I suggest around 20 - 30% of stocks in international stocks. Vanguard paper (March 2012), "Considerations for investing in non-U.S. equities". Historically, allocating 20% of an equity portfolio to non-U.S. stocks would have captured about 84% of the maximum possible diversification benefit, and allocating 30% of an equity portfolio to non-U.S. stocks would have captured about 99% of the maximum possible diversification benefit (p. 6). (You can find lots of debate here on international allocation, opinions ranging all the way from 00% to 50% of stocks in international stocks. If you want more viewpoints on international stocks please try the Google search box, upper right, this page).

Asset allocation is a very personal decision. You must decide on an allocation that is comfortable for you based on your own ability, willingness and need to take risk.


His portfolio.
scooter101 wrote:
Sat Nov 16, 2019 9:49 am
His Current Portfolio: He has two Traditional 401Ks, one is from a old employer.
The first one is with Fidelity.
17.32% $221,000 in Vanguard Institutional index fund. VINIX expense ratio 0.035 (old employer)
Current choice for Bonds/income are:
Loomis Sayles Strategic Income Fund Class Y NEZYX expense ratio 0.71
PIMCO Total Return Fund Institutional Class PTTRX expense ratio 0.71
Vanguard Total Bond Market Index Fund Admiral Shares VBTLX 0.05
What other funds are offered in your former employer's 401k plan? Are there any low or moderate expanse international stock funds? Please give fund names, tickers and expense ratios.

Of the bond funds I would prefer Vanguard Total Bond Market Index Fund Admiral Shares (VBTLX) ER 0.05%

scooter101 wrote:
Sat Nov 16, 2019 9:49 am
The second one is with Wells Fargo, current employer, with a 5% match up to 2.5% total.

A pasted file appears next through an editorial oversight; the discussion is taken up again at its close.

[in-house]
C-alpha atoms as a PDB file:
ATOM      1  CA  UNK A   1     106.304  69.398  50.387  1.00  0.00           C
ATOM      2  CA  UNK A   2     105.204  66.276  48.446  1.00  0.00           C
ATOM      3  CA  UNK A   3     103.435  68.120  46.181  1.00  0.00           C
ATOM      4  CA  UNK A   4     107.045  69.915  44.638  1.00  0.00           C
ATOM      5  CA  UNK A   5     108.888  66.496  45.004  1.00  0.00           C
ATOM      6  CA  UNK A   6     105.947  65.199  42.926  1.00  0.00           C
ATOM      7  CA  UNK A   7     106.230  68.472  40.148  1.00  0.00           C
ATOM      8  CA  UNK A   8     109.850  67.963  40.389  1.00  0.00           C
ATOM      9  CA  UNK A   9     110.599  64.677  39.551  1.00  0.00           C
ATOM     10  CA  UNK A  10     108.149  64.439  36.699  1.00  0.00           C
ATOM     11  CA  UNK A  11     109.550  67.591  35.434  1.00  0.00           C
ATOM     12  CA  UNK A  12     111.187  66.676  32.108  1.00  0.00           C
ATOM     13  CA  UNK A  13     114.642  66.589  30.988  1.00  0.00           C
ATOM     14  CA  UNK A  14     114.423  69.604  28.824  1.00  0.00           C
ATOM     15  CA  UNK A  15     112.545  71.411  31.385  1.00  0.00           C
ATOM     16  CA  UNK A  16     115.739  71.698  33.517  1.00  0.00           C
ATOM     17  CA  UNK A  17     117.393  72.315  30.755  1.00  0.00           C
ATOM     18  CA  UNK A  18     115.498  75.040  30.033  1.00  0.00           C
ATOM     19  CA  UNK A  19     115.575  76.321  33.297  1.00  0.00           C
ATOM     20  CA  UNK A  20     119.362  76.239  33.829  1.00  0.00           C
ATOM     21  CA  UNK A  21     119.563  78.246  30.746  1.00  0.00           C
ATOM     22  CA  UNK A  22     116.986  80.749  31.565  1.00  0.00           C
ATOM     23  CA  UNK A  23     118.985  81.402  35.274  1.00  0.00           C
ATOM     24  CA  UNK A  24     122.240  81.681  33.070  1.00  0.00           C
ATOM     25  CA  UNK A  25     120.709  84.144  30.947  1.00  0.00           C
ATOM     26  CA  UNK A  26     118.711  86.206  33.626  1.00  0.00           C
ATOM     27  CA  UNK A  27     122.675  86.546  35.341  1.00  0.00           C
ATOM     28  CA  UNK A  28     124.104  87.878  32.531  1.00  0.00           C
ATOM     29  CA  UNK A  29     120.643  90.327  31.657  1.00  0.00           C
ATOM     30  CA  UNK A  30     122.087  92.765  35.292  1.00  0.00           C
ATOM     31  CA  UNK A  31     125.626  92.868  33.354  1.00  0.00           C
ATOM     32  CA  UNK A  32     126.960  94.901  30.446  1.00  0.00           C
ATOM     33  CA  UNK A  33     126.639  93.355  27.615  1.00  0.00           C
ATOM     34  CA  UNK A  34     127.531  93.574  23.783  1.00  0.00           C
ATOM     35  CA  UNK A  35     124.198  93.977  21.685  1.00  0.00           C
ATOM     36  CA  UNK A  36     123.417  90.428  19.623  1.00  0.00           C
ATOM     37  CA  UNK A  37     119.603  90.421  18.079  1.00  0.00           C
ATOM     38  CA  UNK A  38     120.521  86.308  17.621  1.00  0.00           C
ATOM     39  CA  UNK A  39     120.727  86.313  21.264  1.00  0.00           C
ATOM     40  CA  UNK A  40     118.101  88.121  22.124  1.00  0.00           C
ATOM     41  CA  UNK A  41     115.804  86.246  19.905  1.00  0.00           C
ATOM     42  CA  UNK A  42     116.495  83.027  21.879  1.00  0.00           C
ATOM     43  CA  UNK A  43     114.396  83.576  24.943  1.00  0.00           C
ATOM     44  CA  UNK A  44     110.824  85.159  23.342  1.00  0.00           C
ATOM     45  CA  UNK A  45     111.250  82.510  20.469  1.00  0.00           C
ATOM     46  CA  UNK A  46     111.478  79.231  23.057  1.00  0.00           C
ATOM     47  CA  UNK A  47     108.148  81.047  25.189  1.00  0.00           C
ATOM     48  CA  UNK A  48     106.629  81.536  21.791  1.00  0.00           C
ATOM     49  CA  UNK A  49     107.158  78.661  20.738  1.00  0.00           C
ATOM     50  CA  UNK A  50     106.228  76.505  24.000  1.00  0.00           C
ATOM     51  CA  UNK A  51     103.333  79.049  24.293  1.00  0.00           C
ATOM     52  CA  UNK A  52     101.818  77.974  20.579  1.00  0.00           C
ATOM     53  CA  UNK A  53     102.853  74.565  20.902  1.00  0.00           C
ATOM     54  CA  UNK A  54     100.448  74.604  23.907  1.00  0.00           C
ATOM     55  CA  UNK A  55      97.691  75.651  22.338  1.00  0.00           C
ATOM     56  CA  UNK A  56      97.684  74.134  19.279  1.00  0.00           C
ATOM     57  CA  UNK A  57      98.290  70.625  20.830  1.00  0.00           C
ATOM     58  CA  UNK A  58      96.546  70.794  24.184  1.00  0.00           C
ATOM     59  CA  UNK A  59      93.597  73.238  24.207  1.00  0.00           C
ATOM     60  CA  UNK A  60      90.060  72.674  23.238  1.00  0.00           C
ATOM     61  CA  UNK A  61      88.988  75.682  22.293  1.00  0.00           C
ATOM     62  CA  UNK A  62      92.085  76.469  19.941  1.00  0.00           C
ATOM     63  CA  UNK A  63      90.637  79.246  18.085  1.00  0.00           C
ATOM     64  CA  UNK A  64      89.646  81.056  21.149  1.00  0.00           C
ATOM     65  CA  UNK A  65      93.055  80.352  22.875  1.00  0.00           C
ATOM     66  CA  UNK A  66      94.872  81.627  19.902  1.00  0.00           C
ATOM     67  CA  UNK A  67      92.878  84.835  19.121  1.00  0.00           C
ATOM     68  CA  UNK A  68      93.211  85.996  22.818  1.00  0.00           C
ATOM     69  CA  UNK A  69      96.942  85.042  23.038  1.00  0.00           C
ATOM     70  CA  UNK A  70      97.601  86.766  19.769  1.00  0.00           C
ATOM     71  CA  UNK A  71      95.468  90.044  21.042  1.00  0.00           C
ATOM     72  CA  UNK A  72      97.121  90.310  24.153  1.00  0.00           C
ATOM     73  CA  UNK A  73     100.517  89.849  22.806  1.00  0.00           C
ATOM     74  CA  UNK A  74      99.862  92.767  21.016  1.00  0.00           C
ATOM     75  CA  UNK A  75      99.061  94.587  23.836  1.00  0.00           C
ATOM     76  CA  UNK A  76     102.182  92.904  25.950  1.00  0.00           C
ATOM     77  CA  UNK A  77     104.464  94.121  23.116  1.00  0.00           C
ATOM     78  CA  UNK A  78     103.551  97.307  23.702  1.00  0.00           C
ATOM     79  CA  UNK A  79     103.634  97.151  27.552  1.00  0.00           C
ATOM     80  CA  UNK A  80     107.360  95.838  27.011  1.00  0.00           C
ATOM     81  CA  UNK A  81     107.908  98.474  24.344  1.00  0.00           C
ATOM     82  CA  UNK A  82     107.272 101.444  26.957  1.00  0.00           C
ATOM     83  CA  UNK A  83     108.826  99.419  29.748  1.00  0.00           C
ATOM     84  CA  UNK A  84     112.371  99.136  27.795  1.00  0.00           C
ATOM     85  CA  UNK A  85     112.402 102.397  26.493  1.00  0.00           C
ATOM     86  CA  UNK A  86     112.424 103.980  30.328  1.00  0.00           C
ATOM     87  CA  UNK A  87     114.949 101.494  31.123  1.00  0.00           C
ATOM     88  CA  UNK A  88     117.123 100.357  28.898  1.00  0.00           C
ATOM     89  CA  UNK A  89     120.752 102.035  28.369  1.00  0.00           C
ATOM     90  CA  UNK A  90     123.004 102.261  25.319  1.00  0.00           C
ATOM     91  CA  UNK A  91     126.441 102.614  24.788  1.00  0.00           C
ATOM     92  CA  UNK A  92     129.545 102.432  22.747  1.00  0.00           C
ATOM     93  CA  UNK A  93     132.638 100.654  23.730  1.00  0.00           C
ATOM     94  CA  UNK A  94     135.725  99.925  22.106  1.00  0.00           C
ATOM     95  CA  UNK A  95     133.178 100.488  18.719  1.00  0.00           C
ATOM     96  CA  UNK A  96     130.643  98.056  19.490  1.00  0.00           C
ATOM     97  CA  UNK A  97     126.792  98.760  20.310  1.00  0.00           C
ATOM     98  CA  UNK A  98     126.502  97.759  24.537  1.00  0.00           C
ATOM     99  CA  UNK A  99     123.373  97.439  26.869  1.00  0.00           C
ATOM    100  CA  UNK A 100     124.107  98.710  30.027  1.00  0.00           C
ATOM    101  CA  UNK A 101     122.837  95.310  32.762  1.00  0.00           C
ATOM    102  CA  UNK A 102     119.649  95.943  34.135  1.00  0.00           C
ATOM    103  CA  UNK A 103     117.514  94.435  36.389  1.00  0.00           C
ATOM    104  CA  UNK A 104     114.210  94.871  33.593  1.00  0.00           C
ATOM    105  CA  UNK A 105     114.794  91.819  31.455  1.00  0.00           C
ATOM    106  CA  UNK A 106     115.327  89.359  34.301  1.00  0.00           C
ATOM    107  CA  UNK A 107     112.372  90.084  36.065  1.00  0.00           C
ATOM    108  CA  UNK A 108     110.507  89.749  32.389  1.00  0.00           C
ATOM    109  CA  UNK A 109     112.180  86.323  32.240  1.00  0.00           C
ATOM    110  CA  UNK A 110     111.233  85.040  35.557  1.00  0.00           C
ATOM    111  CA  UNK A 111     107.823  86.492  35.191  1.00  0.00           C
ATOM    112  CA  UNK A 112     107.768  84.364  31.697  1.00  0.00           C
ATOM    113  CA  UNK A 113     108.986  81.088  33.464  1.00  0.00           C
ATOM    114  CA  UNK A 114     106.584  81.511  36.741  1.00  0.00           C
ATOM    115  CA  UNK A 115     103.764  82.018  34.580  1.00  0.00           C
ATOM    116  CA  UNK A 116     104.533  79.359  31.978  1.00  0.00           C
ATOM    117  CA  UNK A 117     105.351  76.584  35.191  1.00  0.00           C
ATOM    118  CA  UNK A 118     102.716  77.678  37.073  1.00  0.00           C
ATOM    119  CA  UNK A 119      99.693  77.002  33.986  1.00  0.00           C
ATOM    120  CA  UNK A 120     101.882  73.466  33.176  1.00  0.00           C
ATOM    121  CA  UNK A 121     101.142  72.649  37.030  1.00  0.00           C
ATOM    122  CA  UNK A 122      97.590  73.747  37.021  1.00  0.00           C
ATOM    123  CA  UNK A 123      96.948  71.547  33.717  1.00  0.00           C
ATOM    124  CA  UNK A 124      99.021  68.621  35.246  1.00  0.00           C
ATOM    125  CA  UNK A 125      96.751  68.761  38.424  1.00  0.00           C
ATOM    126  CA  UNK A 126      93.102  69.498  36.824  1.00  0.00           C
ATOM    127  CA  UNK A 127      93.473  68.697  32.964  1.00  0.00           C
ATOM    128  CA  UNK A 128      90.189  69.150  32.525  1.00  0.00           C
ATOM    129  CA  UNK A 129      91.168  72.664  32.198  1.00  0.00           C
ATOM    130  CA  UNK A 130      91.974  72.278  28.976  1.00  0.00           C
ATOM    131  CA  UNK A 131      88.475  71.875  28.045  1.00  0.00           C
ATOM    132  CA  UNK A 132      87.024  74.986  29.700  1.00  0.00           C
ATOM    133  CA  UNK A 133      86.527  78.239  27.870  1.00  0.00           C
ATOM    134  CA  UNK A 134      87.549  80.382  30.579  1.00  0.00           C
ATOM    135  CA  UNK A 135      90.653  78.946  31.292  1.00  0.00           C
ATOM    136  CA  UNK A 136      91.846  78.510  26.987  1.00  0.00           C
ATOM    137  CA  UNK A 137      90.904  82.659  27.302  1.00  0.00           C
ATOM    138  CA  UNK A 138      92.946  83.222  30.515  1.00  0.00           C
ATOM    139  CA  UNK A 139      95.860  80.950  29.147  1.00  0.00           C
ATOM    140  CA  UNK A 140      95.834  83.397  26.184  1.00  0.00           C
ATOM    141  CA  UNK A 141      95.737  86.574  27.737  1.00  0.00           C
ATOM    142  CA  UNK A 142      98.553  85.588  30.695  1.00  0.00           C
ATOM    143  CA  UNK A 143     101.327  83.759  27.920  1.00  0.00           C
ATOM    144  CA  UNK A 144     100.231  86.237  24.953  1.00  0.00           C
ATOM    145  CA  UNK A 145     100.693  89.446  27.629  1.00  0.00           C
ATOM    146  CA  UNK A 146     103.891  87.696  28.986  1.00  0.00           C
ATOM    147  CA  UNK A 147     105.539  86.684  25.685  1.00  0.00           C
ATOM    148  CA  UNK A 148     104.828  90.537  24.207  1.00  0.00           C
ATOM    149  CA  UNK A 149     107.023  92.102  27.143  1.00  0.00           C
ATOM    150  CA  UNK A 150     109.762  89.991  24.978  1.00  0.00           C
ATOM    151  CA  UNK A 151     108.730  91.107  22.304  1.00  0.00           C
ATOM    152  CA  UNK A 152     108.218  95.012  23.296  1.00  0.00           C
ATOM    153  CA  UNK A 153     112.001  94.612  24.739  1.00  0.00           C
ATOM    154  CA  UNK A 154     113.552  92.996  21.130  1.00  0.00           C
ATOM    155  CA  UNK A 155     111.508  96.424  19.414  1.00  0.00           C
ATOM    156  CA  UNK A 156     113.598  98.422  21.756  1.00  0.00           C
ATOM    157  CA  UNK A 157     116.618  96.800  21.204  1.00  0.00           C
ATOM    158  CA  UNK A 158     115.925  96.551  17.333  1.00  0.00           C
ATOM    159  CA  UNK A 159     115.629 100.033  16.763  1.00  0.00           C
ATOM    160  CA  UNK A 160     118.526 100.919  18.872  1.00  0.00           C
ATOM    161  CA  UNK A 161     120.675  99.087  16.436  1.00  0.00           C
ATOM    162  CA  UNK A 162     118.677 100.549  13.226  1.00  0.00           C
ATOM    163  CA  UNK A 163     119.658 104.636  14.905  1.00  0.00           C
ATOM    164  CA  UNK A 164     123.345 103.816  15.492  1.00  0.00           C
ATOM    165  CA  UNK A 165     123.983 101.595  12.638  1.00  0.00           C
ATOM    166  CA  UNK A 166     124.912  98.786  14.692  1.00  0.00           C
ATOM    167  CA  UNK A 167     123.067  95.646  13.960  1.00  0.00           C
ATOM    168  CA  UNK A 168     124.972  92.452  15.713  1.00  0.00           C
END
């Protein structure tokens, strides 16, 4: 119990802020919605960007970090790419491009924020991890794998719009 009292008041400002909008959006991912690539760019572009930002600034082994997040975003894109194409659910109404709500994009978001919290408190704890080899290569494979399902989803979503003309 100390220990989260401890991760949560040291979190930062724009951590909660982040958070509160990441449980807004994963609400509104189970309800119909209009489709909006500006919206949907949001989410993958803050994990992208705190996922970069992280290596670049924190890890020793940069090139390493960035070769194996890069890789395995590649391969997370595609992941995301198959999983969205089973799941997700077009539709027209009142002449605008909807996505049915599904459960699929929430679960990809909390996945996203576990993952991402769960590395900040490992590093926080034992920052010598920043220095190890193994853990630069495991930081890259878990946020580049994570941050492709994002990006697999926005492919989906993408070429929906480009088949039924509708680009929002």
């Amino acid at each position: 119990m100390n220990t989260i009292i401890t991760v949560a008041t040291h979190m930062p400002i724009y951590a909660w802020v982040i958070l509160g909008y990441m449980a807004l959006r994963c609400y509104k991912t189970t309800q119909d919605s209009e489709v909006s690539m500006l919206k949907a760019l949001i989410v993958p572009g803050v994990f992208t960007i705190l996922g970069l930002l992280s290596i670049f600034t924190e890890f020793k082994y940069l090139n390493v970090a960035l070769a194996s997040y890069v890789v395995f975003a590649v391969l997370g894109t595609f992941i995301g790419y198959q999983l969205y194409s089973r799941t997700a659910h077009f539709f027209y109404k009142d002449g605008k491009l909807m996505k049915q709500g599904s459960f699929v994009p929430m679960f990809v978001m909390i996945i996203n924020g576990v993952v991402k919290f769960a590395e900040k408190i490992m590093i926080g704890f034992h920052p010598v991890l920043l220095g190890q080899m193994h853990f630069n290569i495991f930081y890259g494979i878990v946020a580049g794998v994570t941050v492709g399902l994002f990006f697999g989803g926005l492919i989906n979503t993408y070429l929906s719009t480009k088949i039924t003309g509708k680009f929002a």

23.66% $302,000 WF/Blackrock S&P 500 Index Expense ratio 0.03
Current choice for Bonds/income are:
Morley Stable Value Cl 45-II
Dodge & Cox Income DODIX Expense ratio 0.42
Vanguard Inflation-Protected Sec Inst VIPIX expense ratio 0.07
What other funds are offered in your current employer's 401k plan? Are there any low or moderate expanse international stock funds? Please give fund names, tickers and expense ratios.

Of the bond funds offered my preference would be Dodge & Cox Income (DODIX) ER 0.42%. Although actively managed it is a good intermediate-term (effective duration = 4.20 years), investment-grade bond fund (credit quality = BBB), with a moderate expense ratio.


scooter101 wrote:
Sat Nov 16, 2019 9:49 am
Charles Schwab:
Roth conversion IRA: 3.84% $49,000 Schwab index 500 SWPPX Expense ratio 0.02
1.09% $14,000 cash to invest.
Rollover IRA Traditional: 7.60% $97,000 Schwab Total Stock Market. SWTSX Expense ratio 0.03
.03% $400.00 Schwab index 500 SWPPX Expense ratio 0.02
For a little better diversification I suggest just using Schwab Total Stock Market (SWTSX) ER 0.03%. I see no point to using both funds, they are nearly duplicates of each other.


scooter101 wrote:
Sat Nov 16, 2019 9:49 am
Taxable Account Brokerage: 28.05% $358,000 Schwab Index 500 SWPPX Expense ratio 0.02
9.64% $123,00 Schwab Total Stock Market SWTSX Expense ratio 0.03
7.52% $96,000 To invest.
For a little better diversification I suggest just using Schwab Total Stock Market (SWTSX) ER 0.03%. I see no point to using both funds, they are nearly duplicates of each other.


scooter101 wrote:
Sat Nov 16, 2019 9:49 am
HSA with Bank Of America: .15% $2,000 in cash.
1.05% $13,500 invested In iShares S&P 500 Index Fund (K) WFSPX Expense ratio 0.03
Current choice for Bonds/income are:
BlackRock High Yield Bond Fund (K) BRHYX Expense ratio 0.50
iShares US Aggregate Bond Index Fund (K) WFBIX Expense ratio 0.05
PIMCO Low Duration Fund (I) PTLDX Expense ratio 0.71
PIMCO Total Return Fund (I PTTRX Expense ratio 0.71
Vanguard Inflation Protected Secs. Fund (Adm VAIPX Expense ratio 0.10
Of the bond fund choices my preference would be iShares US Aggregate Bond Index Fund (K) (WFBIX) ER 0.05%. It is essentially identical to Vanguard Total Bond Market Index Fund.



Traditional vs Roth contributions.
scooter101 wrote:
Sat Nov 16, 2019 9:49 am
For him, he has been maxing out his traditional 401k plan at work, his Traditional IRA, and his HSA. Going forward in 2020 he will start contributing $26,000 to a Roth 401k, $7,000 Roth conversion IRA , and $4,500 in his HSA. Provided we can make our money stretch that far. He does work on the side for extra money. He is not expecting excess money for the brokerage account.
. . . . .
Should he think about a Back Door Roth IRA?
I do not suggest a Roth IRA or Roth 401k contributions. For most people traditional 401k and traditional IRA contributions will likely be better.